Friday, April 13, 2018

More Trains of Thought

I was going to do so much today.  In the event, I spent an inordinate amount of it asleep, exhausted by my semi-return to work this week.  But I'm tired of talking about the state of my health and work.  Suffice to say that the post I had tentatively planned for today has been postponed as I simply don't have the energy or patience to write a lengthy piece right now, (it was another schlock movie write up, which will now appear at a later date).  Besides, I've spent far too long this evening looking at model railway stuff on eBay.  As always, most of it is wildly overpriced - just because something is old, doesn't mean that it is valuable: Triang, seventies and eighties Hornby, Airfix and Mainline items were mass produced, meaning that many still survive in the market in working order.  As I've mentioned before, the best bargains can come amongst the mislabelled items.  Often you'll find yourself the only bidder.  Likewise, items which would otherwise attract collectors if they hadn't been modified or repainted can often go for reasonable prices - I've bought both a Wrenn rebuilt West Country and a Hornby Dublo R1 for a song because both had been repainted, scaring off the collectors.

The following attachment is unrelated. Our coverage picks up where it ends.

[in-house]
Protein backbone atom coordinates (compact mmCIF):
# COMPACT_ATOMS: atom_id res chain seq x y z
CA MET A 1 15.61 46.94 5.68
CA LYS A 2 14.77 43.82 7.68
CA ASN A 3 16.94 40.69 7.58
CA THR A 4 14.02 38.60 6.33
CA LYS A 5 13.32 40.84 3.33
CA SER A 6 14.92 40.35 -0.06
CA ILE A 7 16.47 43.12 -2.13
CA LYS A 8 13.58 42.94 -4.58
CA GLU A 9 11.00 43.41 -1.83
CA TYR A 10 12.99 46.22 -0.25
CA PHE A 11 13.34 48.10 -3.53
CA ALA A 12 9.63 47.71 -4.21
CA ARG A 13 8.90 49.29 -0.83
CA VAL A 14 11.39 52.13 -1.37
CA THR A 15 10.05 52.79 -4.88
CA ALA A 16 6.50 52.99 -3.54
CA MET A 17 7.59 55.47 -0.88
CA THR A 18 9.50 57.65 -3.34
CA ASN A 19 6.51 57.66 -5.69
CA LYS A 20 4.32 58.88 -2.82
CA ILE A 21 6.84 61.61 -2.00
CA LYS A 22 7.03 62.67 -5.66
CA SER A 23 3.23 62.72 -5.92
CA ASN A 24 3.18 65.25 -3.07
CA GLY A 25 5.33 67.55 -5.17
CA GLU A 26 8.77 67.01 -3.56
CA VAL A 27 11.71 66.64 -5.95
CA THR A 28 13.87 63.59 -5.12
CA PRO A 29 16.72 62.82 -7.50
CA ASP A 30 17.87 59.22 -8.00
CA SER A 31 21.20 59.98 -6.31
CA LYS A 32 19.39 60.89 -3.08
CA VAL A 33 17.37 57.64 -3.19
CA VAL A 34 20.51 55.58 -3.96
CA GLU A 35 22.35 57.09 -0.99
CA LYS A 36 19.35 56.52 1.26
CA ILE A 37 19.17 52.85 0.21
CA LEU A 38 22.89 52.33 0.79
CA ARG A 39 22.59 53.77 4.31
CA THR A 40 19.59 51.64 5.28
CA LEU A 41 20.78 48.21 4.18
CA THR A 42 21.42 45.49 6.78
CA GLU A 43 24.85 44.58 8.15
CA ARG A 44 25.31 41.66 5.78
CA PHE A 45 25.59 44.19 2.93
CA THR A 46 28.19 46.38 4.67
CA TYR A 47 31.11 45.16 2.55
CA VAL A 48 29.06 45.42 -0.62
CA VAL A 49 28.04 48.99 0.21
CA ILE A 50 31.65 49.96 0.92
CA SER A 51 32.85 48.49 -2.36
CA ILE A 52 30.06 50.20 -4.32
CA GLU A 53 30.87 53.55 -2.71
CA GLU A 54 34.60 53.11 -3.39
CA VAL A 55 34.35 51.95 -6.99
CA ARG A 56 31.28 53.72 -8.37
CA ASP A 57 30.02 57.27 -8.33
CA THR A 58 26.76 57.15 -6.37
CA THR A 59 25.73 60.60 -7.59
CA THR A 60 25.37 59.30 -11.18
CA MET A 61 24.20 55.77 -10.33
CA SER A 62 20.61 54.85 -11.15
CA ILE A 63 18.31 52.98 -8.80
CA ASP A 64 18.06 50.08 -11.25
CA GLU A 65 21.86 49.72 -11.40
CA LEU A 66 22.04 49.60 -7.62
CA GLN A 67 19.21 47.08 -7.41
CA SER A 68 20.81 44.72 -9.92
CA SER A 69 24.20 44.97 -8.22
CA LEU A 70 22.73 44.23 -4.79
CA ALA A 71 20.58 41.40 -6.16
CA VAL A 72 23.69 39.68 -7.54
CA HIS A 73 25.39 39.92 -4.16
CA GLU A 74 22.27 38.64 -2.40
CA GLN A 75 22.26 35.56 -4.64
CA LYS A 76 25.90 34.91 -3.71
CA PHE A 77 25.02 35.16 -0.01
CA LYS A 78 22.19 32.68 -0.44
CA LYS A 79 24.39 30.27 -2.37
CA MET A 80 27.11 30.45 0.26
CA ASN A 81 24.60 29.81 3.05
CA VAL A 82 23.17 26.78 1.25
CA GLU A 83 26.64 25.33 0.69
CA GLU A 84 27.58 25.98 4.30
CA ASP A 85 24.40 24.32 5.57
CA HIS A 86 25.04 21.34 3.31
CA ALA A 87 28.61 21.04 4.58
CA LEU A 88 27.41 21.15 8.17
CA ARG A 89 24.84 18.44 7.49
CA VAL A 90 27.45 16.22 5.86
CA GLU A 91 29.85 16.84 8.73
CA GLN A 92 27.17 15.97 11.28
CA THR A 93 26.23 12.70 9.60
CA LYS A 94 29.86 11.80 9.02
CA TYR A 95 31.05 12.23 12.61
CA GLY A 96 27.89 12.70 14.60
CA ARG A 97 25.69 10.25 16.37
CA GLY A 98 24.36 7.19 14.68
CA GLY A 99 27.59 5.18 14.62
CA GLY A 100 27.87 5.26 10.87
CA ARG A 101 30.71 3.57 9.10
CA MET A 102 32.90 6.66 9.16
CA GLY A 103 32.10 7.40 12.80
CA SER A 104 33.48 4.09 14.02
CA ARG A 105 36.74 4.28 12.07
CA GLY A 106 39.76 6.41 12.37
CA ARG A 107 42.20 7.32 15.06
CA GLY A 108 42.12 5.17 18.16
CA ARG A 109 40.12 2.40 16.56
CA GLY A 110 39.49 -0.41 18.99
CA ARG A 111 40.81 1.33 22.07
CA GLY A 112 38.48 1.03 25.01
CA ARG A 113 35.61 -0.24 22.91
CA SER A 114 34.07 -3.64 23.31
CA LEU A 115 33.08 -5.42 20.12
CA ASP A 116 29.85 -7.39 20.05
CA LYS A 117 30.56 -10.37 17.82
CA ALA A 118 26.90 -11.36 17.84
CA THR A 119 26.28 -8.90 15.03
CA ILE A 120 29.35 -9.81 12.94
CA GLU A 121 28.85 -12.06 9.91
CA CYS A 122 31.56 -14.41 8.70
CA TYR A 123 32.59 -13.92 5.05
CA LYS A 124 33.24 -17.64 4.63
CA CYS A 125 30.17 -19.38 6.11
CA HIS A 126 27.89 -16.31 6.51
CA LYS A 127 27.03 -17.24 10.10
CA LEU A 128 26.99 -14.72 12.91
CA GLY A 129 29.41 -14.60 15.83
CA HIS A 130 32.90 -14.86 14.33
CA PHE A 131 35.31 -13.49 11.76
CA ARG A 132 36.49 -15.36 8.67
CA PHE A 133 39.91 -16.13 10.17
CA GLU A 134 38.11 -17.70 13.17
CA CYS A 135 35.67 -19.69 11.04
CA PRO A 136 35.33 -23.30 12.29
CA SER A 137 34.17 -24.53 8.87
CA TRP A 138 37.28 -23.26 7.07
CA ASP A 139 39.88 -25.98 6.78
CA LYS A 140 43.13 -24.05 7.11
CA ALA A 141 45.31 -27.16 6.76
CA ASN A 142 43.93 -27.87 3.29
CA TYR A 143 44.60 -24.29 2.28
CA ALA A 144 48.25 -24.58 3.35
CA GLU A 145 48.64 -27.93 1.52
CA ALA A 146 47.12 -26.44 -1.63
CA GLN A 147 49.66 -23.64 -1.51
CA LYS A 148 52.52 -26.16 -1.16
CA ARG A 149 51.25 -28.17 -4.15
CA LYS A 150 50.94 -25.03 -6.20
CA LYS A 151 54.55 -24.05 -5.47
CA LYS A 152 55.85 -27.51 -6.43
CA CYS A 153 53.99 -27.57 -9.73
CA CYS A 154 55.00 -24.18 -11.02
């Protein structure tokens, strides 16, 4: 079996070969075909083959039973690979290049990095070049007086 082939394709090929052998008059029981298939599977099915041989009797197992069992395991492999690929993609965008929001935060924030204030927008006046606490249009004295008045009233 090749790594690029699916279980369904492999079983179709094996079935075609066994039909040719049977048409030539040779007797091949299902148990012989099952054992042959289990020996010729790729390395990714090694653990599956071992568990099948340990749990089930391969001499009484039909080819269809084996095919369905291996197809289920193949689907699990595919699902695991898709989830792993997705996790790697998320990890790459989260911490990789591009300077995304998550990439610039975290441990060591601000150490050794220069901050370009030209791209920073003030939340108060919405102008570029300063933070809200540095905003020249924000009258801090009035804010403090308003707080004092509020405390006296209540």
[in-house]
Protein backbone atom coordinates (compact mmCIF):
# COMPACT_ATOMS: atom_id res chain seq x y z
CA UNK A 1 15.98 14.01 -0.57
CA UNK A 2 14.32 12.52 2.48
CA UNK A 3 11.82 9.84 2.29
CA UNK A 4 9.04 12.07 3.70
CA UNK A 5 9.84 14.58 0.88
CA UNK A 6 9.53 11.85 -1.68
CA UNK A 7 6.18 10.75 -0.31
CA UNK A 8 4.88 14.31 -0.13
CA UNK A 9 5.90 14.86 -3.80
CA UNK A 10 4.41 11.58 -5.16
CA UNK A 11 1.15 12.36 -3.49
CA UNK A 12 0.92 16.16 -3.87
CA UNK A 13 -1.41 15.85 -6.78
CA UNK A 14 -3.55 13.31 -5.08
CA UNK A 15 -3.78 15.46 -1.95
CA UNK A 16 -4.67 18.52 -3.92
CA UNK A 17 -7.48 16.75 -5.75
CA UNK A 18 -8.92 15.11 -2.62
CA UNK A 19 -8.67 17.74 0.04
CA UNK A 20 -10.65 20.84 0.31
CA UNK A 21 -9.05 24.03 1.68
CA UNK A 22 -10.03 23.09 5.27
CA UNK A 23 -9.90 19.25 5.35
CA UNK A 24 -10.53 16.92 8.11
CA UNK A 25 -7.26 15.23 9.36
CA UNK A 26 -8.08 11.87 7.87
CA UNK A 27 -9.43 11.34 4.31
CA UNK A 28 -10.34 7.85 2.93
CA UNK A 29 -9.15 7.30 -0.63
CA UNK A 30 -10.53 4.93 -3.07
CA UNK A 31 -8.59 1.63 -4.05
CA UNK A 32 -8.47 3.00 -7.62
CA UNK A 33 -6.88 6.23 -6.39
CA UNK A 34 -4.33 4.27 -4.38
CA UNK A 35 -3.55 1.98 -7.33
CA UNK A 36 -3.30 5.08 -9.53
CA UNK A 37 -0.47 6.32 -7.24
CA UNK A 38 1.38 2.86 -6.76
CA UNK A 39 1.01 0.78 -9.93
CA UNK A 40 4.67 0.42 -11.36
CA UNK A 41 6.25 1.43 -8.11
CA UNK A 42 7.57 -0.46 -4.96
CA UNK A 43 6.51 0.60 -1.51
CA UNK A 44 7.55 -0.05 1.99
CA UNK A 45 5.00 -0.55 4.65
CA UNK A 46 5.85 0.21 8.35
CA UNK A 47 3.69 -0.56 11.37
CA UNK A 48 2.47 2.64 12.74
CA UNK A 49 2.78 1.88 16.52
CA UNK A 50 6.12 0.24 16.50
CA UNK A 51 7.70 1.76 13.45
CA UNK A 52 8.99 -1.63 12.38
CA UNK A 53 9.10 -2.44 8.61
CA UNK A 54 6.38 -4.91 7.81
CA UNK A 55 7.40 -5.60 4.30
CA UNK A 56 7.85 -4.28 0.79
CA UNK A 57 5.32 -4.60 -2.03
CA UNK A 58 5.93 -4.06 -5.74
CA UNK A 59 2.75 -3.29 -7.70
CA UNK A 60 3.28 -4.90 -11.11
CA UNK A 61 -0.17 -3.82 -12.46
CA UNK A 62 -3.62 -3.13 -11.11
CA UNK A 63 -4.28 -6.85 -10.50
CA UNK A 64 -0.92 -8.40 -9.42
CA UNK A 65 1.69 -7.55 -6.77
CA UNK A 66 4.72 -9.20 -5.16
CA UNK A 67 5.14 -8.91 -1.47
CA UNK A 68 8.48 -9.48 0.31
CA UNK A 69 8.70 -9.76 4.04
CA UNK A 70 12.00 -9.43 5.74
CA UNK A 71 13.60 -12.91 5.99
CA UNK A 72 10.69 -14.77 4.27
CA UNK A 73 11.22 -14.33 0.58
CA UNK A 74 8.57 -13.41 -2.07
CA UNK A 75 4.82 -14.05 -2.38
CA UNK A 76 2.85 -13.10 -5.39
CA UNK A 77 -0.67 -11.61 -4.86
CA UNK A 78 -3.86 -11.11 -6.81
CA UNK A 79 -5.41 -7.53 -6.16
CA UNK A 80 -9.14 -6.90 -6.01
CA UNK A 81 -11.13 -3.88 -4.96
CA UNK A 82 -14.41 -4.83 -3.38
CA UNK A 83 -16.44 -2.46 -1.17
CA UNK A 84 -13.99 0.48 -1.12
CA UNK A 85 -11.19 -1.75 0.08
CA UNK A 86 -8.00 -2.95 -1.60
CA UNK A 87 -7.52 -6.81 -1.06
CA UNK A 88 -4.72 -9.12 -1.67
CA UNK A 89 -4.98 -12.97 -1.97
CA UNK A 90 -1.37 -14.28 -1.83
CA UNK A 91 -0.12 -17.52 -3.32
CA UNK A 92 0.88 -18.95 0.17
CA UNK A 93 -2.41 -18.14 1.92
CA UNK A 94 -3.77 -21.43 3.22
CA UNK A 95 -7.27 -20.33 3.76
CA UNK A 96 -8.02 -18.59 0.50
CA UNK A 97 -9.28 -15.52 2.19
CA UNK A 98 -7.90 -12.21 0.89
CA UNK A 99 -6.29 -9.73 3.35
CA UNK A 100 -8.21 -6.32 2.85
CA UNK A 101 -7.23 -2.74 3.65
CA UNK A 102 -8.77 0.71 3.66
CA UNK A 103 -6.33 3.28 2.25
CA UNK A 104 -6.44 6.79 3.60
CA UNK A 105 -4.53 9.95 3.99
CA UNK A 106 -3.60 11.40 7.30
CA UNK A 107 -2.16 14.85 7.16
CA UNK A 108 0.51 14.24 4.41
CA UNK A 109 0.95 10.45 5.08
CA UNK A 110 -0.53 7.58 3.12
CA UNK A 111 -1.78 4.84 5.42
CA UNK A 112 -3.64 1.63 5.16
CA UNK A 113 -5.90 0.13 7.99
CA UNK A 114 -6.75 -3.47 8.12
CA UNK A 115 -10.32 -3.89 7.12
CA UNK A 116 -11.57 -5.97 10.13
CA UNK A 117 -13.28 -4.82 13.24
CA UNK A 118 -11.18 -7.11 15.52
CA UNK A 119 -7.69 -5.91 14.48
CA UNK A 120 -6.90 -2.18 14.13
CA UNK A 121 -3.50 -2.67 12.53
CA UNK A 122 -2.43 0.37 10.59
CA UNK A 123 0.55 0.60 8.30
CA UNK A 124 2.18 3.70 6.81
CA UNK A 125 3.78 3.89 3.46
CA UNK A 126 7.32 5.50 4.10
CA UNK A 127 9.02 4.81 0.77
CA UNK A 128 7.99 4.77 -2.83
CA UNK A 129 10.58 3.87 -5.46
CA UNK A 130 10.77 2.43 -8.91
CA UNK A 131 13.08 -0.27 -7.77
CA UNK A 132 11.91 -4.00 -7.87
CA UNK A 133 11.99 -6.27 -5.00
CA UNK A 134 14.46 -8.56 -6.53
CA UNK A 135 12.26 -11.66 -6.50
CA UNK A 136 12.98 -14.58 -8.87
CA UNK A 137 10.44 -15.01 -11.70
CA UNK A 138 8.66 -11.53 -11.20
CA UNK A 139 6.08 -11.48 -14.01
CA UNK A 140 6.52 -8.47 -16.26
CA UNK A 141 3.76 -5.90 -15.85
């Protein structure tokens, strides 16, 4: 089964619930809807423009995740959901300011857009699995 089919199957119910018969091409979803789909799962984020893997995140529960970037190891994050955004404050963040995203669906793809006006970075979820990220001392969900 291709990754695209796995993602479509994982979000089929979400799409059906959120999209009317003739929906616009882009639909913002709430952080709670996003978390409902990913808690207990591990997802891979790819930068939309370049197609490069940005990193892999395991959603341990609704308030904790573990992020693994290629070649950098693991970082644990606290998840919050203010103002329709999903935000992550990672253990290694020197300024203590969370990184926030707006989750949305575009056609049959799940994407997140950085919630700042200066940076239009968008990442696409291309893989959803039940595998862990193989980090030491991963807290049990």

Anyway, today I've been perusing kit built locomotives.  To be precise, badly made kit built locos.  White metal kits often prove the graveyard of modellers' aspirations and the completed or semi-completed outcomes can sometimes be picked up cheaply.  Usually, rescuing them isn't too difficult.  More often than not, it is a case of completely or partially disassembling them, then rectifying defects before reassembling them.  In many cases, there is no problem with the assembly, but the paint job is hideous.  Again, fairly easily rectified by stripping and repainting.  One such item which attracted my attention today was a supposed 'kit built' 'S15'.  Now, I have no intention of bidding on it as, for what it is, it is already over priced.  But its construction interested me: according to the seller, it was built by combining a Wills N15 body kit with an old-style Hornby 'Flying Scotsman' chassis (minus the trailing truck), and a Triang L1 tender.  Now, for many years I've had a Wills N15 body and tender (quite well constructed and painted by myself, in my humble opinion), for which I've never managed to come up with a chassis.  (There was a chassis kit, but chassis construction is beyond my abilities).  So, the thought occurs to me that maybe I can pull the same trick - you can often pick up the old-style 'Flying Scotsman' chassis quite cheaply.  The valve gear would need modifying, but it could be a way to finally complete that N15.  Another project looms...



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